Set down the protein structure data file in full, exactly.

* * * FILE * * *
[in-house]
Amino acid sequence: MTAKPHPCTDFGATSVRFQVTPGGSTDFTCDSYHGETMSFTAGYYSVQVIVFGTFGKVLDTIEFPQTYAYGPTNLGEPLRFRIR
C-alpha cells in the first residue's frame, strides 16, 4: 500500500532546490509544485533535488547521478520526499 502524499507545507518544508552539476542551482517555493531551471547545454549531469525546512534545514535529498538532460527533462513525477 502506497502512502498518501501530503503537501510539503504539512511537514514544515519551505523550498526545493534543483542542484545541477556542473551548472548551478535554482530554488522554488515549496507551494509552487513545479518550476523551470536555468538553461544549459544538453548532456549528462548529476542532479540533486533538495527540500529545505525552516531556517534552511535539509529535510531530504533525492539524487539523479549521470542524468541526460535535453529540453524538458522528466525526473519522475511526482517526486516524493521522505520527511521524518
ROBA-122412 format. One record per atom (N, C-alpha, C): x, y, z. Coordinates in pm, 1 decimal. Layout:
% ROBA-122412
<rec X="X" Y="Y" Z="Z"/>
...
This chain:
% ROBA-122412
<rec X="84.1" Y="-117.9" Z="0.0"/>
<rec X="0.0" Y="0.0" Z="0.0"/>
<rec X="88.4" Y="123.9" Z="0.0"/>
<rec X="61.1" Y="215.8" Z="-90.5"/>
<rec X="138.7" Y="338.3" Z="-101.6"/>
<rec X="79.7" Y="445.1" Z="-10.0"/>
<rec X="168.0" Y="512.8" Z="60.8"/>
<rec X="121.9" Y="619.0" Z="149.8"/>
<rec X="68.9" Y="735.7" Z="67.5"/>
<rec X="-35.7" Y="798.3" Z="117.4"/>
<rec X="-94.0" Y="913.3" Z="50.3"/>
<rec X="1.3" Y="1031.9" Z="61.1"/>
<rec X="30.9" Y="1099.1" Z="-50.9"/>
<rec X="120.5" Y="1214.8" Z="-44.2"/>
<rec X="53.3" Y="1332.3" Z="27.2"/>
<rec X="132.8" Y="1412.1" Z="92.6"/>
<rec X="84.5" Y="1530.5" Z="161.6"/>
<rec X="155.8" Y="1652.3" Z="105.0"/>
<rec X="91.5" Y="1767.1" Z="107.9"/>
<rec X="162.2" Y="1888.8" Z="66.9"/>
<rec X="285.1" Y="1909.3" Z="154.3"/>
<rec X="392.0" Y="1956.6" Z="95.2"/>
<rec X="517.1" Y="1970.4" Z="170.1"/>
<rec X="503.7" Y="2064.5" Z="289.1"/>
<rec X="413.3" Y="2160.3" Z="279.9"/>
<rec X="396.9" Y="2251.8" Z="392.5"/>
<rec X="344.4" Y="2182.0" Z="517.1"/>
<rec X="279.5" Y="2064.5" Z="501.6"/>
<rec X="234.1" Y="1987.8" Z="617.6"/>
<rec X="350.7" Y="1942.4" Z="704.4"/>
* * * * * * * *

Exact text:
[in-house]
Amino acid sequence: MTAKPHPCTDFGATSVRFQVTPGGSTDFTCDSYHGETMSFTAGYYSVQVIVFGTFGKVLDTIEFPQTYAYGPTNLGEPLRFRIR
C-alpha cells in the first residue's frame, strides 16, 4: 500500500532546490509544485533535488547521478520526499 502524499507545507518544508552539476542551482517555493531551471547545454549531469525546512534545514535529498538532460527533462513525477 502506497502512502498518501501530503503537501510539503504539512511537514514544515519551505523550498526545493534543483542542484545541477556542473551548472548551478535554482530554488522554488515549496507551494509552487513545479518550476523551470536555468538553461544549459544538453548532456549528462548529476542532479540533486533538495527540500529545505525552516531556517534552511535539509529535510531530504533525492539524487539523479549521470542524468541526460535535453529540453524538458522528466525526473519522475511526482517526486516524493521522505520527511521524518
ROBA-122412 format. One record per atom (N, C-alpha, C): x, y, z. Coordinates in pm, 1 decimal. Layout:
% ROBA-122412
<rec X="X" Y="Y" Z="Z"/>
...
This chain:
% ROBA-122412
<rec X="84.1" Y="-117.9" Z="0.0"/>
<rec X="0.0" Y="0.0" Z="0.0"/>
<rec X="88.4" Y="123.9" Z="0.0"/>
<rec X="61.1" Y="215.8" Z="-90.5"/>
<rec X="138.7" Y="338.3" Z="-101.6"/>
<rec X="79.7" Y="445.1" Z="-10.0"/>
<rec X="168.0" Y="512.8" Z="60.8"/>
<rec X="121.9" Y="619.0" Z="149.8"/>
<rec X="68.9" Y="735.7" Z="67.5"/>
<rec X="-35.7" Y="798.3" Z="117.4"/>
<rec X="-94.0" Y="913.3" Z="50.3"/>
<rec X="1.3" Y="1031.9" Z="61.1"/>
<rec X="30.9" Y="1099.1" Z="-50.9"/>
<rec X="120.5" Y="1214.8" Z="-44.2"/>
<rec X="53.3" Y="1332.3" Z="27.2"/>
<rec X="132.8" Y="1412.1" Z="92.6"/>
<rec X="84.5" Y="1530.5" Z="161.6"/>
<rec X="155.8" Y="1652.3" Z="105.0"/>
<rec X="91.5" Y="1767.1" Z="107.9"/>
<rec X="162.2" Y="1888.8" Z="66.9"/>
<rec X="285.1" Y="1909.3" Z="154.3"/>
<rec X="392.0" Y="1956.6" Z="95.2"/>
<rec X="517.1" Y="1970.4" Z="170.1"/>
<rec X="503.7" Y="2064.5" Z="289.1"/>
<rec X="413.3" Y="2160.3" Z="279.9"/>
<rec X="396.9" Y="2251.8" Z="392.5"/>
<rec X="344.4" Y="2182.0" Z="517.1"/>
<rec X="279.5" Y="2064.5" Z="501.6"/>
<rec X="234.1" Y="1987.8" Z="617.6"/>
<rec X="350.7" Y="1942.4" Z="704.4"/>